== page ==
One more thing, speaking of Protestant ideology seeping (contaminating) our Catholic Churches, has anyone worked with the Faith Formation curriculum "Generations of Faith"?
Our parish is starting it out and I think it looks like a total disaster. I'd really love to hear ANYTHING anyone has to say about it. Sorry if this is off-topic.

Cathy - love your blog!

June 15, 2007 2:30 PM  
Blogger Adoro te Devote said...

richie d. ~ I don't understand your problem with "Love the sinner, hate the sin." Why do you call that a paradox?

Those are St. Augustine's own words, and thorugh his Confessions we understand the struggle he had with the very foundation of SSA - lust.

The problem is that people tend to define themselves by their sin; they do not recognize sin as such, and thus when they hear that phrase, they take it as a condemnation of their very being, which it is not. They further don't understand the source of the quote or the struggles of St. Augustine and why he said it.

Now, I'm not saying you're not aware of this source...I'm just spouting because a friend I used to have called that phrase a "cop out." And she was not open to any discussion that might eventually make her have to reconsider her position.

OK, off soapbox.

So....can you explain why you call it a "paradox" and what your problem is with the phrase so that I can understand where you're coming from?

(I don't mean to sound snarky, just typing very quickly, and gotta run)

June 15, 2007 3:26 PM  
Blogger Richie D said...


OKAY. I fastened my seatbelt.

I don't have a "problem" with the concept of "Love the sinner," but I find it a challenge to love my neighbor when they are mired in a sin (ie alcholism, gaylife style, etc). It's a paradox because it forces me to look at a person two ways-- who they are and what they do. But I'm a sinner, so I hope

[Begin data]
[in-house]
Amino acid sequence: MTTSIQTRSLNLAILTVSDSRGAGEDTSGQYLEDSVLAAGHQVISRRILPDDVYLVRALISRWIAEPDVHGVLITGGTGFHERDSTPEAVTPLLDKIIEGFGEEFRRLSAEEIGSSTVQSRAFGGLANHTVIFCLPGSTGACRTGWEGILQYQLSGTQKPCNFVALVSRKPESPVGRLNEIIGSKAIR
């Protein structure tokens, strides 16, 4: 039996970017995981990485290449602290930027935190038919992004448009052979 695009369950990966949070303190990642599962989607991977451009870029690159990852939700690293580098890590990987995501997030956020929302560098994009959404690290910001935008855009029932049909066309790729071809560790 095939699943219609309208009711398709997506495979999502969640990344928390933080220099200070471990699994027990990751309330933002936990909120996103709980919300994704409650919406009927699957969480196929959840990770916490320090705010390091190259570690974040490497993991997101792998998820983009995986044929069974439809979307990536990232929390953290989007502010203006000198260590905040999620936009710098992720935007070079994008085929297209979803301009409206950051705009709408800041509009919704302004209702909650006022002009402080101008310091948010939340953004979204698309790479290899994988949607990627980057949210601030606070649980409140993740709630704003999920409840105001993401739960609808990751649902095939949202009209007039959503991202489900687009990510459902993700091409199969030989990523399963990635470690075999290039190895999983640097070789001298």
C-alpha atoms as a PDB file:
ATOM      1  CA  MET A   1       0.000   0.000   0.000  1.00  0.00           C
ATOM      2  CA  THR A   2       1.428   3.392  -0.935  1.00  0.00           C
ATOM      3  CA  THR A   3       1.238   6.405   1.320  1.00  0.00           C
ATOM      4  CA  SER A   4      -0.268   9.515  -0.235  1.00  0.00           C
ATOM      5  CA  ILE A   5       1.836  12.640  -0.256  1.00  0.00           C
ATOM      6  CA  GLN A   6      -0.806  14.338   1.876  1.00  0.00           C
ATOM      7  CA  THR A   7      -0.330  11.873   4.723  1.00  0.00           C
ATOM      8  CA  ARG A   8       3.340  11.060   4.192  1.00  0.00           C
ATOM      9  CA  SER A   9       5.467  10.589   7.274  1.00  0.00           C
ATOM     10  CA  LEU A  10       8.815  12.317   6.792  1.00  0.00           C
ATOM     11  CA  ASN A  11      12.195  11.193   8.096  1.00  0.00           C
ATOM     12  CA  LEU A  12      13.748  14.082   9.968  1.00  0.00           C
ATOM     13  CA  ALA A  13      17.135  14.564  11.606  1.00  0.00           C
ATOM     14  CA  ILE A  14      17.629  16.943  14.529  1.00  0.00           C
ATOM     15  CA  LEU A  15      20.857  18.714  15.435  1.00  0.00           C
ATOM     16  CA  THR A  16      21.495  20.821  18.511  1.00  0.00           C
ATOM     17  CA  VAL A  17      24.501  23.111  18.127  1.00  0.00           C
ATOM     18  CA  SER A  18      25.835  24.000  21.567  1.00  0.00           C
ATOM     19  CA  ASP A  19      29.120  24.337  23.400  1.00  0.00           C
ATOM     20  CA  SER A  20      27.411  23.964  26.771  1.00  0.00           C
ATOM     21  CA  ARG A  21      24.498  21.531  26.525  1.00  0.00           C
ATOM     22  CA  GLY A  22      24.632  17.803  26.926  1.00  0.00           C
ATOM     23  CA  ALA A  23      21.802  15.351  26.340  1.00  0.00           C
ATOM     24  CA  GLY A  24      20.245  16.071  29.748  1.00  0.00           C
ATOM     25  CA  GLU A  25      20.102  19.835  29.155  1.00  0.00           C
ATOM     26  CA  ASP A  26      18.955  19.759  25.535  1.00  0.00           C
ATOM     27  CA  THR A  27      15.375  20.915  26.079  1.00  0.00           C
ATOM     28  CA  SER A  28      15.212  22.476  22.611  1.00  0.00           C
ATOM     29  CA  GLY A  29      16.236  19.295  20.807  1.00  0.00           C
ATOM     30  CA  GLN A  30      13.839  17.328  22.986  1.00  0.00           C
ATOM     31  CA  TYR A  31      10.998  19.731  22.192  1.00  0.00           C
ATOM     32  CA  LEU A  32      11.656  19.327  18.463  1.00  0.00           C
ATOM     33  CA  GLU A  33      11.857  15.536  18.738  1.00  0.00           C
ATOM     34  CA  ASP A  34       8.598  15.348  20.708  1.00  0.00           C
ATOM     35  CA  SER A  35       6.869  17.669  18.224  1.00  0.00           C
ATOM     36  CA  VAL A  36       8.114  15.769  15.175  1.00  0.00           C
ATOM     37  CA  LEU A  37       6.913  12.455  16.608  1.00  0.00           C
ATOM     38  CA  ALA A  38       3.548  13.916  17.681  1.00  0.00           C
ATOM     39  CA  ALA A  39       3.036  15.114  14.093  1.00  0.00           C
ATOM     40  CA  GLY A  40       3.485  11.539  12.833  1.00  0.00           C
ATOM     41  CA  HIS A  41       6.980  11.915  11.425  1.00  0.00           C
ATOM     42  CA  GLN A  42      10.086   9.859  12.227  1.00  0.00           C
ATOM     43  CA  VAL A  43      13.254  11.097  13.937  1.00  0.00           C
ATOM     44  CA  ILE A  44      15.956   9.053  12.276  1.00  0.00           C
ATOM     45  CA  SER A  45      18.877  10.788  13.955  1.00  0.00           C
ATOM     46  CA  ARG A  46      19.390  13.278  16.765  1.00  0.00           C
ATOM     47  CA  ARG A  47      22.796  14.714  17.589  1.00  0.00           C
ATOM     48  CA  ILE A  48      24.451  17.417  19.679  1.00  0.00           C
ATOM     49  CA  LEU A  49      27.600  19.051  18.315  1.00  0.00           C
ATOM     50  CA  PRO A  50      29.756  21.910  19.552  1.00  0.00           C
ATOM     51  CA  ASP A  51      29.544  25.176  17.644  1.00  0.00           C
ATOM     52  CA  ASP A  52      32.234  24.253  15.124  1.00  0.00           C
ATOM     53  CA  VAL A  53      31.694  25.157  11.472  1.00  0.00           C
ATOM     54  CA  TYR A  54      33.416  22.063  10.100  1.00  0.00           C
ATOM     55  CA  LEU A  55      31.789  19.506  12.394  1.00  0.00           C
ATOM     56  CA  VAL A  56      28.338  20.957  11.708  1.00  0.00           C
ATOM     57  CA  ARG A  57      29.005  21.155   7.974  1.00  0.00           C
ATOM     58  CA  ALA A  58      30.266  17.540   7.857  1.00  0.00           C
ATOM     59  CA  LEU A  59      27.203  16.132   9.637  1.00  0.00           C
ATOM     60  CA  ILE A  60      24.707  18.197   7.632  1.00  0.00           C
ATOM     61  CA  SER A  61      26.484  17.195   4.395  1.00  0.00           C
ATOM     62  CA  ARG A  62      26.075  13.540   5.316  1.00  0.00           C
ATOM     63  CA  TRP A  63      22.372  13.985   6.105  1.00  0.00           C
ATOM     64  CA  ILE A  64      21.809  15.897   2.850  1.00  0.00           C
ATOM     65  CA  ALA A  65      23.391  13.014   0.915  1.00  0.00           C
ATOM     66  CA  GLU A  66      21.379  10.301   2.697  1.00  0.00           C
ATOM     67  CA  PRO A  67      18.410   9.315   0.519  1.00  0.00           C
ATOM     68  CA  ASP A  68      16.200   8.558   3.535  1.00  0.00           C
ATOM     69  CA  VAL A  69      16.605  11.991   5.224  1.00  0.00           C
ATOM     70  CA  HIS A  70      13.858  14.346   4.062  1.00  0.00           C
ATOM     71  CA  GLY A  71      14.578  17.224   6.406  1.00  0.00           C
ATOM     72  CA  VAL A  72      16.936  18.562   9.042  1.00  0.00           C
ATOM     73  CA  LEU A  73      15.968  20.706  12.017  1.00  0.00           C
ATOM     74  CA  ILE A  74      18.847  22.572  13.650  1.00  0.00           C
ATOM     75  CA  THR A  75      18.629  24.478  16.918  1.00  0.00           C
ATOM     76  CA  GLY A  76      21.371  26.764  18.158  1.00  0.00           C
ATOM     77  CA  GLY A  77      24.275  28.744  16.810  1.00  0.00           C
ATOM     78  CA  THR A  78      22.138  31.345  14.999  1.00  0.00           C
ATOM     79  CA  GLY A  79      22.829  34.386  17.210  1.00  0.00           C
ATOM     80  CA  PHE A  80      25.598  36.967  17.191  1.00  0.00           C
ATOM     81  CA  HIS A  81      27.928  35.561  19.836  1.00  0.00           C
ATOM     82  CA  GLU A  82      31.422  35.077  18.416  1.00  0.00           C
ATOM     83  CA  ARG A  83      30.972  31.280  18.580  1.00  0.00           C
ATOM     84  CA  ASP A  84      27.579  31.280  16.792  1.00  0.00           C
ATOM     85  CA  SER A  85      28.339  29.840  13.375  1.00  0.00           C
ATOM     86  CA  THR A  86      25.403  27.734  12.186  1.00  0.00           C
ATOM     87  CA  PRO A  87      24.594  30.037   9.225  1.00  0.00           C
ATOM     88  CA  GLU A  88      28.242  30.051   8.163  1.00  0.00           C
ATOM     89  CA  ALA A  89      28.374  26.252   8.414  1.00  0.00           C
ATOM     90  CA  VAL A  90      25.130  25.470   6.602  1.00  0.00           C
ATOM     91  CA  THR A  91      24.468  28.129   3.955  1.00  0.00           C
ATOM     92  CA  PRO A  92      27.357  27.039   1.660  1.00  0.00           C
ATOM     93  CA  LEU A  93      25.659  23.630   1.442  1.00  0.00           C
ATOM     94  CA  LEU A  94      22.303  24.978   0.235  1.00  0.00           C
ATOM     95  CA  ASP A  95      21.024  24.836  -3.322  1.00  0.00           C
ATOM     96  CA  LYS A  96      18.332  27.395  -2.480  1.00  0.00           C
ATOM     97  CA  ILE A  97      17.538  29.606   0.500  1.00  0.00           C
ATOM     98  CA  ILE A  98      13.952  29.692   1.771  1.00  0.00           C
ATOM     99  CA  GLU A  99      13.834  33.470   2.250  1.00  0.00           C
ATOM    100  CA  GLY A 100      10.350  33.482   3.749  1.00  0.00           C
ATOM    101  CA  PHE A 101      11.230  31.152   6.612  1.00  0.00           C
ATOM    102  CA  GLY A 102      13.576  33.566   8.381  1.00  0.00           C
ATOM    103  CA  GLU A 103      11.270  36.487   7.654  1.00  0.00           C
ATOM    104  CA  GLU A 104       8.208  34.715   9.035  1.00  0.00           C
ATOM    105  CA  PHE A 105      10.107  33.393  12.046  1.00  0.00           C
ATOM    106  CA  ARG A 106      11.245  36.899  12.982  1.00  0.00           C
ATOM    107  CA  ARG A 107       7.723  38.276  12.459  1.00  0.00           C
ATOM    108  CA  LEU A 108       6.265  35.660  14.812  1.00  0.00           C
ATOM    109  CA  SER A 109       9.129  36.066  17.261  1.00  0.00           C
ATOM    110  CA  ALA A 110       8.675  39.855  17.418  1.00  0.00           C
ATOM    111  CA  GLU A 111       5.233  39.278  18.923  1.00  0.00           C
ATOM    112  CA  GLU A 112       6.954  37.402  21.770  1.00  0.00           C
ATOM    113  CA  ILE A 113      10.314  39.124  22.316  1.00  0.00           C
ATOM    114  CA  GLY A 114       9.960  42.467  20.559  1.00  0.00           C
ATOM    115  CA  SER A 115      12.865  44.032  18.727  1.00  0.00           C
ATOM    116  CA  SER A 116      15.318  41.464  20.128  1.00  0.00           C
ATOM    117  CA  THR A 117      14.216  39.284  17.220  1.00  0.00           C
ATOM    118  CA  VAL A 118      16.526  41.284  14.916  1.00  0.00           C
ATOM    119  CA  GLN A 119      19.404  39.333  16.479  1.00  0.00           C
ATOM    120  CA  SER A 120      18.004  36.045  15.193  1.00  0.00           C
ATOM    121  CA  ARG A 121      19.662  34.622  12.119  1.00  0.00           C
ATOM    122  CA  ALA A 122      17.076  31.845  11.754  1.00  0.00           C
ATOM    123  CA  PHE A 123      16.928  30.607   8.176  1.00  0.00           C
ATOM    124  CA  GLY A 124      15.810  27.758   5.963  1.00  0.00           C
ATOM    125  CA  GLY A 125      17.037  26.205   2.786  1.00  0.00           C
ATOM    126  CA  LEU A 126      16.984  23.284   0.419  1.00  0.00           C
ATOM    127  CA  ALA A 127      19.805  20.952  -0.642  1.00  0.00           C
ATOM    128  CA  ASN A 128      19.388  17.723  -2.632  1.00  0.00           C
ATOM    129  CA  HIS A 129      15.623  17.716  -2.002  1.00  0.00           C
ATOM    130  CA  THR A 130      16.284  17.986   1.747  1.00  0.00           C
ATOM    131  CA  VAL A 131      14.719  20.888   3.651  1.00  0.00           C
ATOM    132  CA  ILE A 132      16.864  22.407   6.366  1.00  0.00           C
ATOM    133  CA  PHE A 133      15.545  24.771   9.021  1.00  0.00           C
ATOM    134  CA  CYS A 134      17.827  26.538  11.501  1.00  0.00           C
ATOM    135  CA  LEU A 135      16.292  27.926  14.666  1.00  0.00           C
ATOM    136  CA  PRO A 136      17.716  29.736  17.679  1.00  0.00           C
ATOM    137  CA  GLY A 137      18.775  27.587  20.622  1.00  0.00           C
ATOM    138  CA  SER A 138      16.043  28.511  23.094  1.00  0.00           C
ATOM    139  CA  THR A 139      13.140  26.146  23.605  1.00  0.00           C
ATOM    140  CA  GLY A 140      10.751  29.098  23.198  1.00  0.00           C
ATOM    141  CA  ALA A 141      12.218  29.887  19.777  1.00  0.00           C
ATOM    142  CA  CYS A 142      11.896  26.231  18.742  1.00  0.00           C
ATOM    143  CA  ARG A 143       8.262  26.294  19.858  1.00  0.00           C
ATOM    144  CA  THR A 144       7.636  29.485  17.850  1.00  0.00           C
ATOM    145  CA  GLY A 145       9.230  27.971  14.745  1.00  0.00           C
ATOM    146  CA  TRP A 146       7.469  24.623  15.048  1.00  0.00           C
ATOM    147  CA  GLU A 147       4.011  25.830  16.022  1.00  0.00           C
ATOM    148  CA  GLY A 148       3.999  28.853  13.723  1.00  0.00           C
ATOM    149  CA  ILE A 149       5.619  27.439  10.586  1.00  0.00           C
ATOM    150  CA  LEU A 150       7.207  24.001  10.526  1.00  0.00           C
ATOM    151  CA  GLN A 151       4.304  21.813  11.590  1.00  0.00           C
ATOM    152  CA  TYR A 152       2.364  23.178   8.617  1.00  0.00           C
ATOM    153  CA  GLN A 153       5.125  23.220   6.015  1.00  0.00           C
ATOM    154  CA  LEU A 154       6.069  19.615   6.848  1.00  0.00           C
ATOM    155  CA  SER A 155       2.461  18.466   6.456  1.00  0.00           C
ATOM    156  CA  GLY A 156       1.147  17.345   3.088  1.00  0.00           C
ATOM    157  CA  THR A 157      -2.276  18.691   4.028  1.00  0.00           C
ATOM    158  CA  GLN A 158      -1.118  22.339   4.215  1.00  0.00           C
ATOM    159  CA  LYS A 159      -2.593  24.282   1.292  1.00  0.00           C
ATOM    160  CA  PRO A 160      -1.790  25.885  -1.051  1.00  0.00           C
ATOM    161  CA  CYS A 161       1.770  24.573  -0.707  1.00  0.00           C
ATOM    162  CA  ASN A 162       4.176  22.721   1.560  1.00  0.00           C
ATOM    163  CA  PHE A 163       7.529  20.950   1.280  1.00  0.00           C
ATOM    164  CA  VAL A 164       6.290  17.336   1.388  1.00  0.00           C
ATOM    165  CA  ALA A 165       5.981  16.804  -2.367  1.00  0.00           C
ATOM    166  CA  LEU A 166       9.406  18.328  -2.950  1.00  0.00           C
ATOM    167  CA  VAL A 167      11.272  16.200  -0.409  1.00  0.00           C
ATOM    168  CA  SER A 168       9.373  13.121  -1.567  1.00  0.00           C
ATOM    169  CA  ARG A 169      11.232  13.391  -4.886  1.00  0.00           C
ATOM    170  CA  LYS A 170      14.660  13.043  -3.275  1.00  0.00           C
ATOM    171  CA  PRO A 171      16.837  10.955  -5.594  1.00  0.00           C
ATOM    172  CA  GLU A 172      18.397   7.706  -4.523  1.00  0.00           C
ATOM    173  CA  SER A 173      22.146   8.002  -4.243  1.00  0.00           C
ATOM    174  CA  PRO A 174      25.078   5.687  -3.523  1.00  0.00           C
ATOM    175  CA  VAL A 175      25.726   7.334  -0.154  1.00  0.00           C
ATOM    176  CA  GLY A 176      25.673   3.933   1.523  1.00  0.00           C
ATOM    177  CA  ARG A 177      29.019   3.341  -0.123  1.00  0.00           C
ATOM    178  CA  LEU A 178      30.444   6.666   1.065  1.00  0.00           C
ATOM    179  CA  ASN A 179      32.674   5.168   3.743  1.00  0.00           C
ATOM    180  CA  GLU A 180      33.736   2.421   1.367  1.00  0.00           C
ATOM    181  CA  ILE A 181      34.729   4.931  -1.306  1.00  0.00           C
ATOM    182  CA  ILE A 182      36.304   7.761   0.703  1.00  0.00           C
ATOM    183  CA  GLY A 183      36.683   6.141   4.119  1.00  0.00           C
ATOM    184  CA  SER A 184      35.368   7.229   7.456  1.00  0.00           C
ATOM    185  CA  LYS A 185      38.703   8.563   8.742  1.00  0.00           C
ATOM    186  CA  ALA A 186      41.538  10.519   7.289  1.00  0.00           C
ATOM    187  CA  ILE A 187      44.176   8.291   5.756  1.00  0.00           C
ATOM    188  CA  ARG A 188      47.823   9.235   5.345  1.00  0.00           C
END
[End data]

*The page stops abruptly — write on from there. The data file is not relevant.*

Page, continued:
"love the sinner ...." is applied to me.

(Confession: I did not know that St. Augustine wrote and expounded on the phrase. Perhaps I should revise my reading list because it's been a long time and I only read excerpts.)

I'm going to look up "snarky" right after I look up "paradox." :]


June 15, 2007 4:11 PM  
Anonymous nab said...

Generations of Faith: Its only as good as your priest. If your priest takes the reins, is a good teacher of the faith, and has some control of the people who teach the other "segments" (e.g. the teens or the young children) then it can be great. Its good because it actually revolves around the liturgical year which is something lost on Catholics in the U.S., and has the entire family coming, rather than trying to convince parents to find something for their children to do while they do adult ed, or conversely using children's catechism as a baby-sitting service. THAT SAID, if the priest is not the one in control, if it goes the way of much catechesis in many parishes, then it can be a bigger disaster because more people are influenced.

Does this help?
(Btw, I love my parish priest and he's about as orthodox and talented in teaching the faith as they come, so it seems to be doing good work in our parish)

June 15, 2007 4:33 PM  
Blogger Cathy_of_Alex said...

Richie D: I'm just having fun with you. If I was mad at you, believe me, it would not be a soft voice. ;-) You don't need to look up snark, you see it on my blog on almost any given day.